Fort Wayne City Utilities have revealed the name for the 400-feet-long, 20-feet-wide machine that will soon begin boring the five-mile-long deep rock tunnel at a news conference Aug. 7. That name is MamaJo.

The deep rock tunnel project, also known as the Three Rivers Protection and Overflow Reduction Tunnel, is the biggest public works project in the city’s history.

The project is an effort to improve river quality and comply with U.S. Environmental Protection Agency regulations. Like more than 700 cities in the United States, portions of Fort Wayne’s sewers (about a third) are combined, meaning they use a single pipe system to carry a combination of sanitary sewage and storm water.

During dry weather, the system’s capacity is adequate to carry this wastewater to the sewage treatment plant. But when it rains, the added storm water can cause the system to overflow and wastewater is discharged into the rivers.

Like its name suggests, the Three Rivers Protection and Overflow Reduction Tunnel will catch much of this overflow and transport it to the sewage treatment plant and away from the rivers.

Below the surface

The most transformative part of the $240-million project is taking place more than 200 feet underground, where the tunnel boring machine will excavate a tunnel 19 feet in diameter beginning at the working shaft site east of downtown near Memorial Park and ending its journey at Foster Park. Check out the Tunnel Works route map here.

The machine is expected to start its journey and begin digging the tunnel later this year. Completion of the tunnel boring is expected by 2021. The tunnel will be operational in 2023.

Before the news conference, members of the media were invited to see the progress that has been made over the last nine months at the 66-feet-wide working shaft. Wearing bright yellow vests, steel-toed boots and safety glasses, groups of about eight entered a metal “cage” and were crane lifted and lowered into the more than 200-feet-deep mining shaft.

8.7.18 Deep Rock Tunnel

Descending more than 200 feet into the working shaft for the deep rock tunnel project

Posted by In Fort Wayne on Tuesday, August 7, 2018

At the bottom, the construction team worked to cover the shaft walls in a welded wire mesh. The walls are then coated with concrete to prevent loose limestone rock from falling on workers, said T.J. Short, City Utilities project manager.

The tunnel boring machine was built by German manufacturer Herrenknecht. While several components of the machine have already arrived at the working shaft site, Short said the major components are expected to arrive this week.

Naming the machine

The name MamaJo is derived from taking the first two letters from Fort Wayne’s three rivers, the Ma from Marys, Ma from Maumee and Jo from Joseph.

Earlier this year, City Utilities worked with neighborhood leaders and students at New Tech Academy and Towles Intermediate School to come up with possible names for the tunnel boring machine. Students voted to narrow the list to four, and the community voted online to choose a winner. MamaJo received more than 43 percent of the votes, according to a statement from City Utilities.

According to a statement issued by City Utilities, mining tradition warrants naming the machine.

“Mining lore says that as far back as the 1500s, workers prayed to Saint Barbara for protection while working in the dark underground. Since then, it’s been tradition to name the tunnel boring machine,” the statement read.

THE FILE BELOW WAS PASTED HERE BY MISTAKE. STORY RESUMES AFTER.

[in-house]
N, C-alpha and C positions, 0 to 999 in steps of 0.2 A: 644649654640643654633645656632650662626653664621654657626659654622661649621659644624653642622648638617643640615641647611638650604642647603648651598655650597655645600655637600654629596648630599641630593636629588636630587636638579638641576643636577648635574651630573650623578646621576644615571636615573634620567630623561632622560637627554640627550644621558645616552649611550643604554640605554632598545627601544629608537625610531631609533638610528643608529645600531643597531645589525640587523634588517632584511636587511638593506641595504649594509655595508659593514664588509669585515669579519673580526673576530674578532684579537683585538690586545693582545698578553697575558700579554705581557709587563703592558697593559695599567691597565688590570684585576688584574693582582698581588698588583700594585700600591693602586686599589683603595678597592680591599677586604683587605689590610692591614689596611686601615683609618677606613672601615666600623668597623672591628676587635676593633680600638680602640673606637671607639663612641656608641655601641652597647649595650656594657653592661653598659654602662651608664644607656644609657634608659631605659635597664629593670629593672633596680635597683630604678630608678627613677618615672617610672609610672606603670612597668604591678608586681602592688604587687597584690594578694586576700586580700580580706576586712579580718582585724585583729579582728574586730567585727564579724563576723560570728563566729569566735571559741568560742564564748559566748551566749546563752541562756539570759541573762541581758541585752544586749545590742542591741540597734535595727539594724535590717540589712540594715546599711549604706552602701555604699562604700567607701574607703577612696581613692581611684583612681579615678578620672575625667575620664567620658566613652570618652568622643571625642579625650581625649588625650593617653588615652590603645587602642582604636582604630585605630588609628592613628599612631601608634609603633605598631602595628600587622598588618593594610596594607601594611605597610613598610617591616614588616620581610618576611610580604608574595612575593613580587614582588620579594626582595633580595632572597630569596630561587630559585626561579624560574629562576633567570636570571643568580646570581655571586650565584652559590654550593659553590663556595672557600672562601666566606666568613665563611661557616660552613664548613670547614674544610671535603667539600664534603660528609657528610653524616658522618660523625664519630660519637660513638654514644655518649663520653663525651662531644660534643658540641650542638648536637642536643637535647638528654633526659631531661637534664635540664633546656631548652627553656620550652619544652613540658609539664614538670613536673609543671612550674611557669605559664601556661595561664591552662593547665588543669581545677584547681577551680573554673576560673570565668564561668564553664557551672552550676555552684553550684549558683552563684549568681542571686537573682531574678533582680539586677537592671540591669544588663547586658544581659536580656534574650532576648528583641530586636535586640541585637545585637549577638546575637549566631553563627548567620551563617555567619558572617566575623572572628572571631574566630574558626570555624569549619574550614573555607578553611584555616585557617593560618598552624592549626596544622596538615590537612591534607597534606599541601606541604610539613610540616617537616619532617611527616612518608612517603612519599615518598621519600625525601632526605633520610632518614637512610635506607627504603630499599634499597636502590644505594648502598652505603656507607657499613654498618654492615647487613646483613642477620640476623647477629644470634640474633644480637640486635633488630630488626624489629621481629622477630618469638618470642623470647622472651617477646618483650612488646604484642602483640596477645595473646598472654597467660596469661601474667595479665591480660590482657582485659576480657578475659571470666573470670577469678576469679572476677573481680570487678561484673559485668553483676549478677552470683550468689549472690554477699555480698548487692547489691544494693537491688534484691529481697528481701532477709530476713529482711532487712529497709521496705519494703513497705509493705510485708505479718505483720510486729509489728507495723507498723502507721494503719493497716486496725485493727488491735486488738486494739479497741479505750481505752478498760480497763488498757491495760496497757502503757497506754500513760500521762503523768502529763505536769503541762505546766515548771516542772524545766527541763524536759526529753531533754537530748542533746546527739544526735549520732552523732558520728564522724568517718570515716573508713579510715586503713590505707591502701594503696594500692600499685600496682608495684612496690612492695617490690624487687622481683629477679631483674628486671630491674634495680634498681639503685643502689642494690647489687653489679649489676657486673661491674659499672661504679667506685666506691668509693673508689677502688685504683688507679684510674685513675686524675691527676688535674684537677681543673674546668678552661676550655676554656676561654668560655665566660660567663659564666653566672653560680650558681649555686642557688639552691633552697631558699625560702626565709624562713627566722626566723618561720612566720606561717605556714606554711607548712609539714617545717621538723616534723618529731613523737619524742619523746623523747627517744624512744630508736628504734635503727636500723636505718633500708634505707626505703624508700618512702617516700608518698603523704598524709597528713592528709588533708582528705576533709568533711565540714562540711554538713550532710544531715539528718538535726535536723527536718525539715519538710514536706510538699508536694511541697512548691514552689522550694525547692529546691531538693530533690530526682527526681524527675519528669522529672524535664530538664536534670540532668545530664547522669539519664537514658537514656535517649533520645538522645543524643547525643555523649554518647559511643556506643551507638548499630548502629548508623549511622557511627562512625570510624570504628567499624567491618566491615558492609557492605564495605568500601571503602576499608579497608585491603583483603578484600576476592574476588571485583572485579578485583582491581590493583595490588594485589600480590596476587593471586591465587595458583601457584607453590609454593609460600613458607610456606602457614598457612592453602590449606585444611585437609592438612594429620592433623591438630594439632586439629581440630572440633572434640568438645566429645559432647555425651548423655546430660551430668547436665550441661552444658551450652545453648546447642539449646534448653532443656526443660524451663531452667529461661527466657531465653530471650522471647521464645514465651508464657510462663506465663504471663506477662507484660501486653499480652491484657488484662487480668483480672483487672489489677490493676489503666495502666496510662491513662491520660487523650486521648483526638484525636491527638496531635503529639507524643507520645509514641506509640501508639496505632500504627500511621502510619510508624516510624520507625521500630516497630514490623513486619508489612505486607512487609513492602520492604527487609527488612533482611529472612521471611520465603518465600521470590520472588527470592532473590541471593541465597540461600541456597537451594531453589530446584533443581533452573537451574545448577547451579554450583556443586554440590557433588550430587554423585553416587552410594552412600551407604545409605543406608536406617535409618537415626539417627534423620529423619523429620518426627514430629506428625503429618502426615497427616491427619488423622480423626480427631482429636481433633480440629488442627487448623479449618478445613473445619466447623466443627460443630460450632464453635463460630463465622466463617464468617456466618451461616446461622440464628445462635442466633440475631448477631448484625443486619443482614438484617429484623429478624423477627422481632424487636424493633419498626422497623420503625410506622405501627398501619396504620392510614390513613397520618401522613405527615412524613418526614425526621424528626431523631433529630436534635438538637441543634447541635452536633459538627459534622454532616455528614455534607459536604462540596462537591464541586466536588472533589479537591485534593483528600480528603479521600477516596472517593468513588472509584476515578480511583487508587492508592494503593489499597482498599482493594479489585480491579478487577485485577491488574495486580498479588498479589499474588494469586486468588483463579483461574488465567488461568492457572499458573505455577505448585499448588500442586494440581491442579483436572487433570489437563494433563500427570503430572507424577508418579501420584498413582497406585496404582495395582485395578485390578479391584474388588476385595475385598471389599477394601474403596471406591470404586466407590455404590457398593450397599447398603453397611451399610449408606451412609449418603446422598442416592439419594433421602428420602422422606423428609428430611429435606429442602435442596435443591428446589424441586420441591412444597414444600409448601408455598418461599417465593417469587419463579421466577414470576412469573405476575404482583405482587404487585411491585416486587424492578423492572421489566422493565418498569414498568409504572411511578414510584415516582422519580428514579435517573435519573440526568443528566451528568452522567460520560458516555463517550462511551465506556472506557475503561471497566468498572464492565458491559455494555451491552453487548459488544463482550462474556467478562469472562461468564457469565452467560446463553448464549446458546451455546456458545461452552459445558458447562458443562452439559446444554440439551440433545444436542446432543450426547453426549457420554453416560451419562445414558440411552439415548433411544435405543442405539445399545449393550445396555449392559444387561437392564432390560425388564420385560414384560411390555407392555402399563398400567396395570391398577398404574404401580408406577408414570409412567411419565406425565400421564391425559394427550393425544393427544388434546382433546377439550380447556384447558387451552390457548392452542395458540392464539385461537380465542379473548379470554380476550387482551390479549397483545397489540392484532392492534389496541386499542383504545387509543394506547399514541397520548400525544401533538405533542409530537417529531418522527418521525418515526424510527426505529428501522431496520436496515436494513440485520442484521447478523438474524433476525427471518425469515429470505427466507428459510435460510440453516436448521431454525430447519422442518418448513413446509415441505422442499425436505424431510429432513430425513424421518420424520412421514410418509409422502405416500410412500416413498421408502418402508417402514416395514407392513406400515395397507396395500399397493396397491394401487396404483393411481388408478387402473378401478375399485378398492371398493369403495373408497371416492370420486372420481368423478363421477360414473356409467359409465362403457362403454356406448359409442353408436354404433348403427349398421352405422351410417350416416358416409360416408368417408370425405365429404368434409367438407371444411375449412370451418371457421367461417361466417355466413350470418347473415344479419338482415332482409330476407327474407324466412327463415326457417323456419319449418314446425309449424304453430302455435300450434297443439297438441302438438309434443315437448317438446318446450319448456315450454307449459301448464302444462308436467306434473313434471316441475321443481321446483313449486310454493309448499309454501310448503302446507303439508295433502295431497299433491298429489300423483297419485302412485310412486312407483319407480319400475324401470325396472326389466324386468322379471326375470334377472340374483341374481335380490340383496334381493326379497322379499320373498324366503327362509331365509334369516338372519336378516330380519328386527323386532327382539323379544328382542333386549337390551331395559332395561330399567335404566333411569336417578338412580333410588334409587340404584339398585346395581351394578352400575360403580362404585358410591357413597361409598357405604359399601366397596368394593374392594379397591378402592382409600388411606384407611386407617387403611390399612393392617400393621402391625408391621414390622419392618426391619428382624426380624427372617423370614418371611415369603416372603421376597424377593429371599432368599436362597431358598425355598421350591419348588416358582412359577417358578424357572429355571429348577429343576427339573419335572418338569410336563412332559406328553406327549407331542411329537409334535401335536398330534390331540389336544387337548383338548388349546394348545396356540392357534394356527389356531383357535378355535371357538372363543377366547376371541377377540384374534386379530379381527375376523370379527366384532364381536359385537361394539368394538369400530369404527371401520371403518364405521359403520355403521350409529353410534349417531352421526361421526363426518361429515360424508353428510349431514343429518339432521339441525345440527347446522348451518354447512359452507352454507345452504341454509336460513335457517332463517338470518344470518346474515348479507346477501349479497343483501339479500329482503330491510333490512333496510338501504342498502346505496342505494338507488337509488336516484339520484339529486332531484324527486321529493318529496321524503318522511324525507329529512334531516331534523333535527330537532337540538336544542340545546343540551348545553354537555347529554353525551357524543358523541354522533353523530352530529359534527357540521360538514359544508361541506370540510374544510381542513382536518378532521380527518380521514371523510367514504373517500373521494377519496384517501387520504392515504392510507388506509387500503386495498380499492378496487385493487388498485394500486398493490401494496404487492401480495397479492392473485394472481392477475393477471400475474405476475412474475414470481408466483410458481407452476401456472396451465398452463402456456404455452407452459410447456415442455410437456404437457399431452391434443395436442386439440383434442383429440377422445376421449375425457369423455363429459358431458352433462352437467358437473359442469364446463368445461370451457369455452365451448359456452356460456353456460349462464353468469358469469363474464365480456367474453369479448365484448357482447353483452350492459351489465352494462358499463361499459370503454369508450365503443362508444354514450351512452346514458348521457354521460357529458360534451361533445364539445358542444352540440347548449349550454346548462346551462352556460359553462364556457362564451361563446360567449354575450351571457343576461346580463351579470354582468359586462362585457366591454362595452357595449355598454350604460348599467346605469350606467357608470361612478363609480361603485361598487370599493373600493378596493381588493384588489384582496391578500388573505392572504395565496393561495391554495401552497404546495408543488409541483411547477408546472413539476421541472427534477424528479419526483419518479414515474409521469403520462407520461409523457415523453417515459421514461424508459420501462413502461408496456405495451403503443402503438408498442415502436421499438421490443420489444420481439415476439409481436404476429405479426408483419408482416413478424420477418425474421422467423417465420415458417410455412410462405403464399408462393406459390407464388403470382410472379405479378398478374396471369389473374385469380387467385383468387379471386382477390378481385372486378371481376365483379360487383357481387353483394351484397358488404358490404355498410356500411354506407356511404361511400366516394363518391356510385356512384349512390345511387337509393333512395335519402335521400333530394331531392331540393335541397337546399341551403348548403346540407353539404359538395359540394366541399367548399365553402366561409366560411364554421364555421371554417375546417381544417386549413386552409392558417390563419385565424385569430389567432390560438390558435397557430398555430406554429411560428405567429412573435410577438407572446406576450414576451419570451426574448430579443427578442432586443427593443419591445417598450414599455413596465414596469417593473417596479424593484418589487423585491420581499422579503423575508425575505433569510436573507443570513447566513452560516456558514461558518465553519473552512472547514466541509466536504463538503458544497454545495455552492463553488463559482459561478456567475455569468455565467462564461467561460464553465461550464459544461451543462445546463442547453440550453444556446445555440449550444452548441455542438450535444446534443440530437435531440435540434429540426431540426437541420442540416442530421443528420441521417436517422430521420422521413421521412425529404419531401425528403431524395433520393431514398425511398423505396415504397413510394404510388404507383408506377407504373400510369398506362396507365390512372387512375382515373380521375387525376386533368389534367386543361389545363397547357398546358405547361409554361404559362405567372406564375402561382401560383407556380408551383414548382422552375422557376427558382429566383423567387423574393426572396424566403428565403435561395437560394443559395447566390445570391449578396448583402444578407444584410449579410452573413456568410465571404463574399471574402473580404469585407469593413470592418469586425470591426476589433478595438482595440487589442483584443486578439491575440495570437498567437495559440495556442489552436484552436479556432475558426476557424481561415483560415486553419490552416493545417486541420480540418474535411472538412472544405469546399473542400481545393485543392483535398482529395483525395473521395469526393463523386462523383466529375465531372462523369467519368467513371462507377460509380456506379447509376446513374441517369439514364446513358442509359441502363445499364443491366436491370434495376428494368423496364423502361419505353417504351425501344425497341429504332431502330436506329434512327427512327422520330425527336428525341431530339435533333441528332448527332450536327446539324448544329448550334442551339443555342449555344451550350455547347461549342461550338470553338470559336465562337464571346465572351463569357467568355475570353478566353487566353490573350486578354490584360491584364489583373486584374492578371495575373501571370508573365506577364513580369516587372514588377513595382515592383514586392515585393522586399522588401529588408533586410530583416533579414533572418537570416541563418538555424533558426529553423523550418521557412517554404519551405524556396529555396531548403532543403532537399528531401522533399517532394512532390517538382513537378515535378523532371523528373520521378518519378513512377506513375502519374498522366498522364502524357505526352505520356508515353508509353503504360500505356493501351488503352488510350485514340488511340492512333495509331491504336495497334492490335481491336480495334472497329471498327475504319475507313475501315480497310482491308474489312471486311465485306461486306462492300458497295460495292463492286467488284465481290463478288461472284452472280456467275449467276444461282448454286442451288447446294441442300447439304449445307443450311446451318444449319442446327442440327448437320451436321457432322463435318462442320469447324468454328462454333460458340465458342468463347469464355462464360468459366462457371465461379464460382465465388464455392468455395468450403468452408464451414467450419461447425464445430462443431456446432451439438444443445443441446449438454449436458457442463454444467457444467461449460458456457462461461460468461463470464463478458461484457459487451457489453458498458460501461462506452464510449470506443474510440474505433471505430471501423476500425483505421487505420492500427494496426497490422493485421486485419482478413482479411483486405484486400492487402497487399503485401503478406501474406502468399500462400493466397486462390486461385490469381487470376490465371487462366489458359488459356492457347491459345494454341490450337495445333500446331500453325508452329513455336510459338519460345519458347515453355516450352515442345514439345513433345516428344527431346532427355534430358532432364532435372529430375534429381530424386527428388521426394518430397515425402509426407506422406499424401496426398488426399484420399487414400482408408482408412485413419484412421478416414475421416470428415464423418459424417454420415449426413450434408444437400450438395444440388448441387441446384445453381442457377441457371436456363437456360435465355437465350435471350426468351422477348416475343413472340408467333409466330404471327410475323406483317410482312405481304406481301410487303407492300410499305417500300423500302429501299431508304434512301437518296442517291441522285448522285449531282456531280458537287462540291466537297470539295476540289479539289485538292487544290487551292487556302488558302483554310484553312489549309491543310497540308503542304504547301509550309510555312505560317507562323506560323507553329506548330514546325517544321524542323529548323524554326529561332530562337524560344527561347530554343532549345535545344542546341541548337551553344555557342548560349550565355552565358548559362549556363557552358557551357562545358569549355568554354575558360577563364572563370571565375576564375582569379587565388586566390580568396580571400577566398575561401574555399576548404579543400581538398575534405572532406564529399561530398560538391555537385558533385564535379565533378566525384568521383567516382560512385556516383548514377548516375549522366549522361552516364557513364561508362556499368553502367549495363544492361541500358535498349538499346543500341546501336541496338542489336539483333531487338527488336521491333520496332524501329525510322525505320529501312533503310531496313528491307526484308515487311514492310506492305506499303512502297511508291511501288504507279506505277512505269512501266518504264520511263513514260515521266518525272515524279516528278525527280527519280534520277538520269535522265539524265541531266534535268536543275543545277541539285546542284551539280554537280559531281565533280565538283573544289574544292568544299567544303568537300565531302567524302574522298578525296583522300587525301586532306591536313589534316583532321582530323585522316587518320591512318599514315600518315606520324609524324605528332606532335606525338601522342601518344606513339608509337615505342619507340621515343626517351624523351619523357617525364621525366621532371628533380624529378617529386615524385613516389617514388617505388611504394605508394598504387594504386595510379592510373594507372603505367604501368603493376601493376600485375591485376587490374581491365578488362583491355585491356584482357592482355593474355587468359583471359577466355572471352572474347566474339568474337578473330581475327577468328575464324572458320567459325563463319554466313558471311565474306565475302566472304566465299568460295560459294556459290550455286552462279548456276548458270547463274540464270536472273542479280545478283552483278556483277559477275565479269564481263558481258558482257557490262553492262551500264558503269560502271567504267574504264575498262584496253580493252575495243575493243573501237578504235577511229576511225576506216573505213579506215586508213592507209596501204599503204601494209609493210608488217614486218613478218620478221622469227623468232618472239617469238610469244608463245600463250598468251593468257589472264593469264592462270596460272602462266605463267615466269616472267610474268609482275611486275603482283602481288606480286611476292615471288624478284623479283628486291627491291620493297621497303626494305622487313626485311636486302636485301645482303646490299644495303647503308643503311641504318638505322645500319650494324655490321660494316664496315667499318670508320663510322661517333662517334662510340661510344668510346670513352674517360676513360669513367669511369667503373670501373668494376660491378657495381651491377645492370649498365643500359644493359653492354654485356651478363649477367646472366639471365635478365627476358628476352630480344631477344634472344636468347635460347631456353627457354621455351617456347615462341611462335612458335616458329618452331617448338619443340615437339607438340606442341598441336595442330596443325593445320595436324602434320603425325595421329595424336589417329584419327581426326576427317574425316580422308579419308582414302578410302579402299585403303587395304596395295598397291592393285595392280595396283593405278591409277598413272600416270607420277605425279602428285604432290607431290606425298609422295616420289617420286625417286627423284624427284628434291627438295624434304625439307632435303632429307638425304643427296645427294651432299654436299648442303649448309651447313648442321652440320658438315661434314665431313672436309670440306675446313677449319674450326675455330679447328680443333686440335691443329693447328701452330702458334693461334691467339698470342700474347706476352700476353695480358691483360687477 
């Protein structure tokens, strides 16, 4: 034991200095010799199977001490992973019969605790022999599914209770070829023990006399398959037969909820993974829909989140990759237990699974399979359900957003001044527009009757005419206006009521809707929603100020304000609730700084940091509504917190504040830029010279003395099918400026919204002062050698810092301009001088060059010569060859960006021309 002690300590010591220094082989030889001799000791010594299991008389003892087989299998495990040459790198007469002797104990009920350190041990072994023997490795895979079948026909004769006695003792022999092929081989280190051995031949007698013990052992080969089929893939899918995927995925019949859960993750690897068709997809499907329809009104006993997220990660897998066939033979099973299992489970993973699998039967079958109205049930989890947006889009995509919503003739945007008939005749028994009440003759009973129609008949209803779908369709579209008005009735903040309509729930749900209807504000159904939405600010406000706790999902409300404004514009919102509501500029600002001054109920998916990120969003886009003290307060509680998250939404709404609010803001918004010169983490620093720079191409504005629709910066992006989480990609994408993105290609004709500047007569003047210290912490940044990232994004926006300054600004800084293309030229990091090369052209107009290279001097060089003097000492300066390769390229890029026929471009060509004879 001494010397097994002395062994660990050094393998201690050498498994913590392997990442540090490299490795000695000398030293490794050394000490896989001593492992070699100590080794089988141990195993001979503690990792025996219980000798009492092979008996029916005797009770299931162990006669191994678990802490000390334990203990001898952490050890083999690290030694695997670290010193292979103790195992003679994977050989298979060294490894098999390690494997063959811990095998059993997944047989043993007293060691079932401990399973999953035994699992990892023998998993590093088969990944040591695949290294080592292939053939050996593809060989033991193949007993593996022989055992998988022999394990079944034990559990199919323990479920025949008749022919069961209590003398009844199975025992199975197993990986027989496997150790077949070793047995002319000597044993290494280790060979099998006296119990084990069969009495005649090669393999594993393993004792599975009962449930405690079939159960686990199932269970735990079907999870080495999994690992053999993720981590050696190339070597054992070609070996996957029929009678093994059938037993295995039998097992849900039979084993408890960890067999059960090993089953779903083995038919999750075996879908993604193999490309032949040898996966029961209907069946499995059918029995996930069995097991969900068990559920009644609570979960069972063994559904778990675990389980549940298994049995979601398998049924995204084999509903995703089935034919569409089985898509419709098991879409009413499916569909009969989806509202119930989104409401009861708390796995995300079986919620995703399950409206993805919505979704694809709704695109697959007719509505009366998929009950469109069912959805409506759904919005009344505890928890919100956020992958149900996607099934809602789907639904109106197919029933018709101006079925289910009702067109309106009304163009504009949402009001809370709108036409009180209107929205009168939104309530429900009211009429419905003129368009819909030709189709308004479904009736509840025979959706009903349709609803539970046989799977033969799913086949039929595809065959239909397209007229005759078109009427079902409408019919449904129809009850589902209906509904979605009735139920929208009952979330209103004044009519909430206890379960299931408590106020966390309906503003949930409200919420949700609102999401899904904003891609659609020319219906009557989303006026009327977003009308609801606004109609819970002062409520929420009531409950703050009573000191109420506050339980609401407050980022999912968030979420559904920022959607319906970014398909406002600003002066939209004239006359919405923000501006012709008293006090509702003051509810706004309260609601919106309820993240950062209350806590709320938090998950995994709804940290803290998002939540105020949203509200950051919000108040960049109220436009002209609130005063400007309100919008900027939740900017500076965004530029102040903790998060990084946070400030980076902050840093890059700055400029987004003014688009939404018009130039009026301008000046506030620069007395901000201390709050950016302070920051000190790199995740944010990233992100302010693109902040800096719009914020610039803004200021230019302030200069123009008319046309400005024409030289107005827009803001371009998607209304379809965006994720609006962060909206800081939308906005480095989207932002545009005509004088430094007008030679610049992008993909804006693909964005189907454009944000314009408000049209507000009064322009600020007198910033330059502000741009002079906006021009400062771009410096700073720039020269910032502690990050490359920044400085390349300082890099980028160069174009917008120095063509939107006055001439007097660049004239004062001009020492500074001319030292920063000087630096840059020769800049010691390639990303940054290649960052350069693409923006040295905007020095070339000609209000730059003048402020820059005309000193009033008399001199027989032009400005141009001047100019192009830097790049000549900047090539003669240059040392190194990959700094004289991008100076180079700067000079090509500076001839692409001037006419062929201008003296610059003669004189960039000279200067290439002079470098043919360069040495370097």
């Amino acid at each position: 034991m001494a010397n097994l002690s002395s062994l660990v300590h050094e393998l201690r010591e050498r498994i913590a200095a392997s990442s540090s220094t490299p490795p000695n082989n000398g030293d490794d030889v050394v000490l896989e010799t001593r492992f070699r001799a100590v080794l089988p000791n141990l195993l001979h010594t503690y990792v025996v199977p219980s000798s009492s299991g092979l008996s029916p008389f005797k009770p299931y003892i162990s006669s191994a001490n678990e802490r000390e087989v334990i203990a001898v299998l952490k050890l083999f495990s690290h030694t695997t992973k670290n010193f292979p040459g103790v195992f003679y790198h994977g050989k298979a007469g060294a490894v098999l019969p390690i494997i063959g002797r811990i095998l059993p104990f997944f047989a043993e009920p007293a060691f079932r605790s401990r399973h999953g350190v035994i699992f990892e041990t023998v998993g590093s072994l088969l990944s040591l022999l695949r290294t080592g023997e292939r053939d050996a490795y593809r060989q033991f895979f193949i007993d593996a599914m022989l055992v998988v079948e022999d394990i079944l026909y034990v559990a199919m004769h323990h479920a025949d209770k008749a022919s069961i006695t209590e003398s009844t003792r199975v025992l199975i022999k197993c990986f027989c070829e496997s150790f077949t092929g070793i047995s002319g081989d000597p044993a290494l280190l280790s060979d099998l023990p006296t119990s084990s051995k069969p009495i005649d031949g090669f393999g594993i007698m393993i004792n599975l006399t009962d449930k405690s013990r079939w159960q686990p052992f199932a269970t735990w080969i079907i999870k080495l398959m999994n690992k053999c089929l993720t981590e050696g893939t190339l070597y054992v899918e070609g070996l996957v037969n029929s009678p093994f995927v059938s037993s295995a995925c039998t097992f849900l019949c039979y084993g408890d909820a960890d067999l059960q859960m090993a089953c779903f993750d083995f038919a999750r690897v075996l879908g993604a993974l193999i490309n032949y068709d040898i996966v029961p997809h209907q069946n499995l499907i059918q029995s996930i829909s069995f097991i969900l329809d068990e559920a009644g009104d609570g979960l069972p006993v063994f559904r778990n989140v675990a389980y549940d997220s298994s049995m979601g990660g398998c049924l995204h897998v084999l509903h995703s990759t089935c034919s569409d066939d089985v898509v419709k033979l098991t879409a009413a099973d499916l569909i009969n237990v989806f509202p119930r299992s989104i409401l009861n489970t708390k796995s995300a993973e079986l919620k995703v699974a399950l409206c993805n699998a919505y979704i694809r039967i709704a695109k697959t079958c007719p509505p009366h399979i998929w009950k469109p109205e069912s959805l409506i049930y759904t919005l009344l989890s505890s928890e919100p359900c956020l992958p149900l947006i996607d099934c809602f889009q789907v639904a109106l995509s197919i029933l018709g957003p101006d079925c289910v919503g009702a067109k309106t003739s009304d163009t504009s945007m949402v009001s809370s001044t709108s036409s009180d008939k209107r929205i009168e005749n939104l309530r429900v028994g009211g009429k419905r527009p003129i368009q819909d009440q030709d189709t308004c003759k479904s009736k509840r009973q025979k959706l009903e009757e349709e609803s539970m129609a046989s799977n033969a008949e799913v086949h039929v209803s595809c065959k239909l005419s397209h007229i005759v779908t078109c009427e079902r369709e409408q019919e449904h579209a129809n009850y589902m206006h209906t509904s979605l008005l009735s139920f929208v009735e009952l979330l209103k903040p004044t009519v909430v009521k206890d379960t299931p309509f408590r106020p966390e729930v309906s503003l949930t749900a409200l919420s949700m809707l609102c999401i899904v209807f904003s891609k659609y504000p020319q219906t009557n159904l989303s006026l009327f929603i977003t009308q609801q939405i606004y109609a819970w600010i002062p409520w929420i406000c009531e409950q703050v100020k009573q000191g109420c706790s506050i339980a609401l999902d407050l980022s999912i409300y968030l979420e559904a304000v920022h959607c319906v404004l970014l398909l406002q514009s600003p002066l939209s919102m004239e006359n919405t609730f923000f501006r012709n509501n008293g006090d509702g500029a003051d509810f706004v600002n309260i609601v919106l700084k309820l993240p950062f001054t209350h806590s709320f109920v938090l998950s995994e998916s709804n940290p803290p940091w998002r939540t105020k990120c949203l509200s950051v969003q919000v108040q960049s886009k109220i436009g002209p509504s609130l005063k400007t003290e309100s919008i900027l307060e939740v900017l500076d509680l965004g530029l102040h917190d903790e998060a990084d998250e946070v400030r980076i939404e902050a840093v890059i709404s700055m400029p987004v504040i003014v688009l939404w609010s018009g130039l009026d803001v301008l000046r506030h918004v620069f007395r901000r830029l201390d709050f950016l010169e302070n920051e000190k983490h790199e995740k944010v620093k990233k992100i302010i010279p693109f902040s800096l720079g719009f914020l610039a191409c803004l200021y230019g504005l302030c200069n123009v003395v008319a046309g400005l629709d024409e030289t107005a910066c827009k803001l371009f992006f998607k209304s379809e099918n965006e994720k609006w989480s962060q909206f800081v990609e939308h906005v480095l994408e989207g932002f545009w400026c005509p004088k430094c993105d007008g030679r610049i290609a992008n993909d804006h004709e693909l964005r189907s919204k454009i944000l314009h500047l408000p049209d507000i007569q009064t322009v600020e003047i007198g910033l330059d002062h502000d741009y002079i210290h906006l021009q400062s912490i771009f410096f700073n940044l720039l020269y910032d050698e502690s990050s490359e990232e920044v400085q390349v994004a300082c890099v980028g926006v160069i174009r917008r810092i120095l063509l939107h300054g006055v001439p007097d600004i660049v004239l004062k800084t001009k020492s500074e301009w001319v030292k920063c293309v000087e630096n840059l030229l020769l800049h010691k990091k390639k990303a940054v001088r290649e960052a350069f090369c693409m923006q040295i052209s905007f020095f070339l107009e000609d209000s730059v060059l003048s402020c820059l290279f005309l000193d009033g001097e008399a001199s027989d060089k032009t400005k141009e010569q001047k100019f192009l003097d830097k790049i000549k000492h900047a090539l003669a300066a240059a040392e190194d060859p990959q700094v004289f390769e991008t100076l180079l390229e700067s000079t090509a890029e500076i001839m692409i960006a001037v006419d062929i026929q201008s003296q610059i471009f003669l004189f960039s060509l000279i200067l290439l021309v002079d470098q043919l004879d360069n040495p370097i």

“The naming of the [tunnel boring machine] brings a little fun to an important community project that will serve our community well for generations to come,” Kumar Menon, director of City Utilities, said in a prepared statement. “This massive five-mile-long sewer tunnel will protect our rivers, protect neighborhoods and help support thousands of good paying jobs over the next five years. It will support a renewed interest in riverfront development and business expansion, while engaging our schools and colleges in environmental improvements that will enrich our region for generations to come.”

Tunneling toward cleaner rivers

During periods of heavy rainfall or snowmelt, combined sewer systems can be overwhelmed by the volume of wastewater. These sewers are designed to overflow and discharge excess wastewater directly into waterways. These overflows contain not only storm water but also untreated human and industrial waste, toxic materials and debris, according to the EPA.

A typical year of rain will trigger the city’s combined sewer overflows to discharge 71 times. The city predicts that the deep rock tunnel project will reduce these overflow events to just four times per year. Here’s how it will work.

“In six years when the tunnel is operational, we will see several benefits. The biggest benefit will be a 90 percent reduction in the amount of combined sewer overflow going into our rivers. That’s a reduction of more than 850 billion gallons on average each year,” Matthew Wirtz, deputy director of engineering for City Utilities, said in a prepared statement. “Additionally, our creeks and streams will be cleaner as will waterways downstream and all the way to Lake Erie. We will also see a reduction in neighborhood street flooding and basement back-ups.”

At the news conference, Wirtz said the project will protect the rivers, create jobs and support the economy for years to come.

“Already 15 companies and over 200 workers have been involved in the project and we haven’t even started digging the tunnel yet,” he said.

MamaJo will host tours on Sunday, Sept. 9, from 11 a.m. to 3 p.m. at the working shaft site near the intersection of Dwenger and Glasgow avenues. Residents can learn more and get tunnel updates at fortwaynetunnel.org.